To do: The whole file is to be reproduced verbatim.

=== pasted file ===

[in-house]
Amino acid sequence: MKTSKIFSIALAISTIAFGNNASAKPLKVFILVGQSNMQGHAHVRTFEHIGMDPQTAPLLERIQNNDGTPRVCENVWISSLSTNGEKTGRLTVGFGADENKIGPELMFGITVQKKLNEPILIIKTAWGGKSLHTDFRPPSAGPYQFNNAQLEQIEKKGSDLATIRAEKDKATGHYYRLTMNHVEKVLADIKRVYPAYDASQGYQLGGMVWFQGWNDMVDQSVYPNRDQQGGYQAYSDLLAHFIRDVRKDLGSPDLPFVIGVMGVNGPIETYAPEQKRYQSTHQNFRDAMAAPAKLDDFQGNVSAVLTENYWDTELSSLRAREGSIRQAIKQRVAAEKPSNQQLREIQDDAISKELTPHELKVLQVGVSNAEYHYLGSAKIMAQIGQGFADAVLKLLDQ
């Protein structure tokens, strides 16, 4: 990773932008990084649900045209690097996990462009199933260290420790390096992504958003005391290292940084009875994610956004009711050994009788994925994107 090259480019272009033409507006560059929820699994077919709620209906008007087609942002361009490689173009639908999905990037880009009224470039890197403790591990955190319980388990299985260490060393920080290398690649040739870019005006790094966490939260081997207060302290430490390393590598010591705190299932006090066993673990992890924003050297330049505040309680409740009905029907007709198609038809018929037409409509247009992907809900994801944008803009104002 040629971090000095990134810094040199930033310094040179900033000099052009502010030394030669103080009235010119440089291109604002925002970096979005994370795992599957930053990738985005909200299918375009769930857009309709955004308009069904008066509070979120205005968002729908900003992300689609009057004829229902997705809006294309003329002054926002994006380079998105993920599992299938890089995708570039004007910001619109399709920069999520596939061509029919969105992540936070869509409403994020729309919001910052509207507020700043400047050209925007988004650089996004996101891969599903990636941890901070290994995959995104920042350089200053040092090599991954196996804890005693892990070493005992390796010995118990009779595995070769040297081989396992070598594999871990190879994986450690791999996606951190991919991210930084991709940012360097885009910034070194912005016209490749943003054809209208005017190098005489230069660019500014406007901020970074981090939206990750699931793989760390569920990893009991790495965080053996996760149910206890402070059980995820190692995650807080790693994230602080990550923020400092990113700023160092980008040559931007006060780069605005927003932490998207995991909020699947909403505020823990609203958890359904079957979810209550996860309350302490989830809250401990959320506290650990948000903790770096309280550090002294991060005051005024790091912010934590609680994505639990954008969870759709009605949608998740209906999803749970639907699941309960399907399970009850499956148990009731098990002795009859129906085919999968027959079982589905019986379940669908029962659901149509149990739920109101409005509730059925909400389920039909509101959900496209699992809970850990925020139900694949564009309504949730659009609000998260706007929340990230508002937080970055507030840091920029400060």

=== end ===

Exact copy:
[in-house]
Amino acid sequence: MKTSKIFSIALAISTIAFGNNASAKPLKVFILVGQSNMQGHAHVRTFEHIGMDPQTAPLLERIQNNDGTPRVCENVWISSLSTNGEKTGRLTVGFGADENKIGPELMFGITVQKKLNEPILIIKTAWGGKSLHTDFRPPSAGPYQFNNAQLEQIEKKGSDLATIRAEKDKATGHYYRLTMNHVEKVLADIKRVYPAYDASQGYQLGGMVWFQGWNDMVDQSVYPNRDQQGGYQAYSDLLAHFIRDVRKDLGSPDLPFVIGVMGVNGPIETYAPEQKRYQSTHQNFRDAMAAPAKLDDFQGNVSAVLTENYWDTELSSLRAREGSIRQAIKQRVAAEKPSNQQLREIQDDAISKELTPHELKVLQVGVSNAEYHYLGSAKIMAQIGQGFADAVLKLLDQ
């Protein structure tokens, strides 16, 4: 990773932008990084649900045209690097996990462009199933260290420790390096992504958003005391290292940084009875994610956004009711050994009788994925994107 090259480019272009033409507006560059929820699994077919709620209906008007087609942002361009490689173009639908999905990037880009009224470039890197403790591990955190319980388990299985260490060393920080290398690649040739870019005006790094966490939260081997207060302290430490390393590598010591705190299932006090066993673990992890924003050297330049505040309680409740009905029907007709198609038809018929037409409509247009992907809900994801944008803009104002 040629971090000095990134810094040199930033310094040179900033000099052009502010030394030669103080009235010119440089291109604002925002970096979005994370795992599957930053990738985005909200299918375009769930857009309709955004308009069904008066509070979120205005968002729908900003992300689609009057004829229902997705809006294309003329002054926002994006380079998105993920599992299938890089995708570039004007910001619109399709920069999520596939061509029919969105992540936070869509409403994020729309919001910052509207507020700043400047050209925007988004650089996004996101891969599903990636941890901070290994995959995104920042350089200053040092090599991954196996804890005693892990070493005992390796010995118990009779595995070769040297081989396992070598594999871990190879994986450690791999996606951190991919991210930084991709940012360097885009910034070194912005016209490749943003054809209208005017190098005489230069660019500014406007901020970074981090939206990750699931793989760390569920990893009991790495965080053996996760149910206890402070059980995820190692995650807080790693994230602080990550923020400092990113700023160092980008040559931007006060780069605005927003932490998207995991909020699947909403505020823990609203958890359904079957979810209550996860309350302490989830809250401990959320506290650990948000903790770096309280550090002294991060005051005024790091912010934590609680994505639990954008969870759709009605949608998740209906999803749970639907699941309960399907399970009850499956148990009731098990002795009859129906085919999968027959079982589905019986379940669908029962659901149509149990739920109101409005509730059925909400389920039909509101959900496209699992809970850990925020139900694949564009309504949730659009609000998260706007929340990230508002937080970055507030840091920029400060």